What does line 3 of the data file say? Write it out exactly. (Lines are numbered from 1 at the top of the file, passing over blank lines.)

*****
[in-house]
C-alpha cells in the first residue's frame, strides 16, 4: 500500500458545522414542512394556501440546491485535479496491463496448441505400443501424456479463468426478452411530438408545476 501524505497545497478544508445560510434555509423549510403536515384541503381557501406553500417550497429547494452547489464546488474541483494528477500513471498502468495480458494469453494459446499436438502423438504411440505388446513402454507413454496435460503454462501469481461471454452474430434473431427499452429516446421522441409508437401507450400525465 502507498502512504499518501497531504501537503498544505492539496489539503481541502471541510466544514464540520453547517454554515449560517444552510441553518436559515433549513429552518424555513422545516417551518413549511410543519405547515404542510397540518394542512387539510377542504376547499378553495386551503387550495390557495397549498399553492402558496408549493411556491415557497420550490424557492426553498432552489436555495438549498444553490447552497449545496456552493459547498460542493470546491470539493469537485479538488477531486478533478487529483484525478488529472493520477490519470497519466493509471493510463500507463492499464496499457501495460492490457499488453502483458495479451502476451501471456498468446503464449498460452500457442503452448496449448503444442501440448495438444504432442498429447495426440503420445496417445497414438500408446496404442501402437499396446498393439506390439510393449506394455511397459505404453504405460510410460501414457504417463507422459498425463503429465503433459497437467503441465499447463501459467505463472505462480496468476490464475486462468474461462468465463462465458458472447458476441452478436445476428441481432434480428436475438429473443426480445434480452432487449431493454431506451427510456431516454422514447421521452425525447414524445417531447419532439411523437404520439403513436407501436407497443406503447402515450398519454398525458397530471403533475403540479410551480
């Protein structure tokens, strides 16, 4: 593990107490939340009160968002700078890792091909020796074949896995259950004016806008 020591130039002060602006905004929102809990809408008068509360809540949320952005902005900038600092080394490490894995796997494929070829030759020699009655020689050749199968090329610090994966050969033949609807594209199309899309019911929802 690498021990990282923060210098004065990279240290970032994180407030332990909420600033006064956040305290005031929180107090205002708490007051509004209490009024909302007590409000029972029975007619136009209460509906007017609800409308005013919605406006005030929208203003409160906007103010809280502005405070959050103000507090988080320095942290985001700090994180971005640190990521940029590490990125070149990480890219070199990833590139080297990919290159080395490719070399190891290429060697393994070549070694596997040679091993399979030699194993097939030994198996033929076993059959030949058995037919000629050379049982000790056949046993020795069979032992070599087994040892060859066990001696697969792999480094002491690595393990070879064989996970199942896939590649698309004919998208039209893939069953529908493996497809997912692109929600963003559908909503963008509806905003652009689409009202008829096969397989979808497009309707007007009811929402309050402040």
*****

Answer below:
């Protein structure tokens, strides 16, 4: 593990107490939340009160968002700078890792091909020796074949896995259950004016806008 020591130039002060602006905004929102809990809408008068509360809540949320952005902005900038600092080394490490894995796997494929070829030759020699009655020689050749199968090329610090994966050969033949609807594209199309899309019911929802 690498021990990282923060210098004065990279240290970032994180407030332990909420600033006064956040305290005031929180107090205002708490007051509004209490009024909302007590409000029972029975007619136009209460509906007017609800409308005013919605406006005030929208203003409160906007103010809280502005405070959050103000507090988080320095942290985001700090994180971005640190990521940029590490990125070149990480890219070199990833590139080297990919290159080395490719070399190891290429060697393994070549070694596997040679091993399979030699194993097939030994198996033929076993059959030949058995037919000629050379049982000790056949046993020795069979032992070599087994040892060859066990001696697969792999480094002491690595393990070879064989996970199942896939590649698309004919998208039209893939069953529908493996497809997912692109929600963003559908909503963008509806905003652009689409009202008829096969397989979808497009309707007007009811929402309050402040």